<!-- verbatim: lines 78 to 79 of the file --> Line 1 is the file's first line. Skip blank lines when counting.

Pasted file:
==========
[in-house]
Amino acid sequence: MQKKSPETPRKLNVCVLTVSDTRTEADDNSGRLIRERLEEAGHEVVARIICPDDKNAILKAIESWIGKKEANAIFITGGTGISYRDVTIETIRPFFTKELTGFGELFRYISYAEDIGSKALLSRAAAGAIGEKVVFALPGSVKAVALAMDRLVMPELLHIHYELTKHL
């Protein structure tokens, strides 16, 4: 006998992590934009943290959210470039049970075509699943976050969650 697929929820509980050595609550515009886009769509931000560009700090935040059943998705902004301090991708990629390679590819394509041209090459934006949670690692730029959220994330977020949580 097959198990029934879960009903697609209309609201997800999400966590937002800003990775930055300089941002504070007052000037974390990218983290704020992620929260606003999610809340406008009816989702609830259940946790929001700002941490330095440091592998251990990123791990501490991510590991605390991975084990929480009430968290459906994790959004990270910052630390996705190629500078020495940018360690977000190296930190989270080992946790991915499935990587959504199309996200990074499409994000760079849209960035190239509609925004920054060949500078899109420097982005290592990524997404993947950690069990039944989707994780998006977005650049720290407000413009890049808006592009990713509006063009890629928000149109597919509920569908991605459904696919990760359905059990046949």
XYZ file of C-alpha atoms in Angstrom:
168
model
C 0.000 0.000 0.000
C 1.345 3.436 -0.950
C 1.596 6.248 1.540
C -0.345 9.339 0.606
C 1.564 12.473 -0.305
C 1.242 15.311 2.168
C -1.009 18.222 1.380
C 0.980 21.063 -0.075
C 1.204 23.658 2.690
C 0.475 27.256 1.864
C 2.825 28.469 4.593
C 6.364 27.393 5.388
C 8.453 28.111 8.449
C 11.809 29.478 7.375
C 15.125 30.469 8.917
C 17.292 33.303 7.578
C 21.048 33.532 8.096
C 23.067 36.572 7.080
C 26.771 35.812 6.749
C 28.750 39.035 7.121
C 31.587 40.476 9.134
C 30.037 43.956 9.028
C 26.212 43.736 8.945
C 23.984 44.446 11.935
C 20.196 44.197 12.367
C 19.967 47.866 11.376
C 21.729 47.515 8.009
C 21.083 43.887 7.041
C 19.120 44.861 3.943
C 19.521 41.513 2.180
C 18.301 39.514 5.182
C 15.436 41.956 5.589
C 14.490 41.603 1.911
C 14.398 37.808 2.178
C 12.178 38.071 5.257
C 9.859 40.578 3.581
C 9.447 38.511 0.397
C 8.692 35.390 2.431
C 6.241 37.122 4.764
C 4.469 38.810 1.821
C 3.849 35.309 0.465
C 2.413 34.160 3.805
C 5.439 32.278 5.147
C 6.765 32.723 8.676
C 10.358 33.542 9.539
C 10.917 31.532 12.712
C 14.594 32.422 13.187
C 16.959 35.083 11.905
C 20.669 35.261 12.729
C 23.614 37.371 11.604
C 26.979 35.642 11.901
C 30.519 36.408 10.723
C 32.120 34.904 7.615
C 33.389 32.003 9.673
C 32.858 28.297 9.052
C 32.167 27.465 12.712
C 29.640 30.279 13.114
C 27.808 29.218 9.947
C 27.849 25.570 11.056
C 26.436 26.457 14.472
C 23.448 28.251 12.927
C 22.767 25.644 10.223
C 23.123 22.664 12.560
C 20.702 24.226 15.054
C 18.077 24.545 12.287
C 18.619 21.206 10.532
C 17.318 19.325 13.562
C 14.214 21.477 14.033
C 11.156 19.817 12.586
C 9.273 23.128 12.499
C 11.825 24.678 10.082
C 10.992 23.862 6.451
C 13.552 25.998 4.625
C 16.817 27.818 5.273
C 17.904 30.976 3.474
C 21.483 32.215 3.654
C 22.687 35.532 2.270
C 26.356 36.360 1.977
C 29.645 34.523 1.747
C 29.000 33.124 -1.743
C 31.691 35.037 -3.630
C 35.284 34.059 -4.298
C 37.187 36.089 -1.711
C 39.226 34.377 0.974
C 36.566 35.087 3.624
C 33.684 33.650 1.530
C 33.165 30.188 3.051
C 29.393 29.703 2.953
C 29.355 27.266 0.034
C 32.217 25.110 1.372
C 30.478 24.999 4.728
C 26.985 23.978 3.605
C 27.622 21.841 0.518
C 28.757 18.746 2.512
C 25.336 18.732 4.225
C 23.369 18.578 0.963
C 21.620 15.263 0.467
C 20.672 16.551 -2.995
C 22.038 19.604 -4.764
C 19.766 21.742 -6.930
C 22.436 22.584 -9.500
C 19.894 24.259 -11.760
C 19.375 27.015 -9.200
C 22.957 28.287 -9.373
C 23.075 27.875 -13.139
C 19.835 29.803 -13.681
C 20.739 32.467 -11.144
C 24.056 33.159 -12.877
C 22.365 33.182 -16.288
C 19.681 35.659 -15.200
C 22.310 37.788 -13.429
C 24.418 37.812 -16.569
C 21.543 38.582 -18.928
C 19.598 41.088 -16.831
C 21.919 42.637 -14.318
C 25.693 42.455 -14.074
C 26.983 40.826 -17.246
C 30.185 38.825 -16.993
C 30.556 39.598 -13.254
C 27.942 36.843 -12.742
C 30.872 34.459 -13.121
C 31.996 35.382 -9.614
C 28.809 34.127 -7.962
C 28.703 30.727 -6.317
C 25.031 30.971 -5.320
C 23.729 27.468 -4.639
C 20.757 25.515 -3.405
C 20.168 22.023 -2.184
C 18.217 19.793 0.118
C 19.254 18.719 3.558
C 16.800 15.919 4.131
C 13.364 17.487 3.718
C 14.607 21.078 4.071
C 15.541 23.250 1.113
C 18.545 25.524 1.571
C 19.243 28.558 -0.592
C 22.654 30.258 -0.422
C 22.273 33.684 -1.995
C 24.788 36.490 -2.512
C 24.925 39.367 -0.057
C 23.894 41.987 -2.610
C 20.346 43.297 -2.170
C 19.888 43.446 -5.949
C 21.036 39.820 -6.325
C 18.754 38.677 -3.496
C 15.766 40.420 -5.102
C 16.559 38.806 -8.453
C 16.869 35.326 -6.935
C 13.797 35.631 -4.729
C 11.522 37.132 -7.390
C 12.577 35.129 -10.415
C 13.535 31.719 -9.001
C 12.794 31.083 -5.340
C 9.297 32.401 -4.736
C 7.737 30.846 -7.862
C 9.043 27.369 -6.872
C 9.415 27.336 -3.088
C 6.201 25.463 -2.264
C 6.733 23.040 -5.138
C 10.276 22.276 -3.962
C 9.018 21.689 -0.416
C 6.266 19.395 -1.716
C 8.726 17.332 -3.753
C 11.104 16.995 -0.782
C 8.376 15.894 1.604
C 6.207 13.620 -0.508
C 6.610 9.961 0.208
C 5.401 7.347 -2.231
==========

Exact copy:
C 10.992 23.862 6.451
C 13.552 25.998 4.625